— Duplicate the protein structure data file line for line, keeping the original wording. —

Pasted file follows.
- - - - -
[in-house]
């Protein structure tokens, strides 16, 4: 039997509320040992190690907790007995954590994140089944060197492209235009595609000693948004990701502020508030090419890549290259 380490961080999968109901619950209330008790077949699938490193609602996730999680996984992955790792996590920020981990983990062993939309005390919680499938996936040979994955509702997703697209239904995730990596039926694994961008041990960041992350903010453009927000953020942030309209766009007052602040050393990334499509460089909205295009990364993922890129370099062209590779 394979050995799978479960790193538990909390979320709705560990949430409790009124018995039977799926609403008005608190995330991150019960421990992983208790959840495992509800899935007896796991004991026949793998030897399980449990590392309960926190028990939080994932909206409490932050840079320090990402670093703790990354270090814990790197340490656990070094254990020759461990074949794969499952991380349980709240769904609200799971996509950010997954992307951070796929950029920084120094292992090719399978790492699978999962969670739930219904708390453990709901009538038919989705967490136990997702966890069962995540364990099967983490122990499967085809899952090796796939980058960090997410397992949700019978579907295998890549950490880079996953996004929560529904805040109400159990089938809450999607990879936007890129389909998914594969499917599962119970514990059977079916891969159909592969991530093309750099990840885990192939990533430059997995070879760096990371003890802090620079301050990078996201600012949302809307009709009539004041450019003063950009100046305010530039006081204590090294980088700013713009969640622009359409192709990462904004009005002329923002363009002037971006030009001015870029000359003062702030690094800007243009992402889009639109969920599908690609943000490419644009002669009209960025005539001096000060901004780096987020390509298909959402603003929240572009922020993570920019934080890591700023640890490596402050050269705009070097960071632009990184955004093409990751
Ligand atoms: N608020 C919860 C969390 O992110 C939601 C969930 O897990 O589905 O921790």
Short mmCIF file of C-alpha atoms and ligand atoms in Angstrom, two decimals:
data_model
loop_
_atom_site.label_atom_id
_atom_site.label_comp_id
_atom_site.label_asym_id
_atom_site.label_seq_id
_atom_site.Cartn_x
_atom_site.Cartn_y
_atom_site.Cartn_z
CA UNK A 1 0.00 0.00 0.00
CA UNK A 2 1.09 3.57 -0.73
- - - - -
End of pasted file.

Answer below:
[in-house]
């Protein structure tokens, strides 16, 4: 039997509320040992190690907790007995954590994140089944060197492209235009595609000693948004990701502020508030090419890549290259 380490961080999968109901619950209330008790077949699938490193609602996730999680996984992955790792996590920020981990983990062993939309005390919680499938996936040979994955509702997703697209239904995730990596039926694994961008041990960041992350903010453009927000953020942030309209766009007052602040050393990334499509460089909205295009990364993922890129370099062209590779 394979050995799978479960790193538990909390979320709705560990949430409790009124018995039977799926609403008005608190995330991150019960421990992983208790959840495992509800899935007896796991004991026949793998030897399980449990590392309960926190028990939080994932909206409490932050840079320090990402670093703790990354270090814990790197340490656990070094254990020759461990074949794969499952991380349980709240769904609200799971996509950010997954992307951070796929950029920084120094292992090719399978790492699978999962969670739930219904708390453990709901009538038919989705967490136990997702966890069962995540364990099967983490122990499967085809899952090796796939980058960090997410397992949700019978579907295998890549950490880079996953996004929560529904805040109400159990089938809450999607990879936007890129389909998914594969499917599962119970514990059977079916891969159909592969991530093309750099990840885990192939990533430059997995070879760096990371003890802090620079301050990078996201600012949302809307009709009539004041450019003063950009100046305010530039006081204590090294980088700013713009969640622009359409192709990462904004009005002329923002363009002037971006030009001015870029000359003062702030690094800007243009992402889009639109969920599908690609943000490419644009002669009209960025005539001096000060901004780096987020390509298909959402603003929240572009922020993570920019934080890591700023640890490596402050050269705009070097960071632009990184955004093409990751
Ligand atoms: N608020 C919860 C969390 O992110 C939601 C969930 O897990 O589905 O921790």
Short mmCIF file of C-alpha atoms and ligand atoms in Angstrom, two decimals:
data_model
loop_
_atom_site.label_atom_id
_atom_site.label_comp_id
_atom_site.label_asym_id
_atom_site.label_seq_id
_atom_site.Cartn_x
_atom_site.Cartn_y
_atom_site.Cartn_z
CA UNK A 1 0.00 0.00 0.00
CA UNK A 2 1.09 3.57 -0.73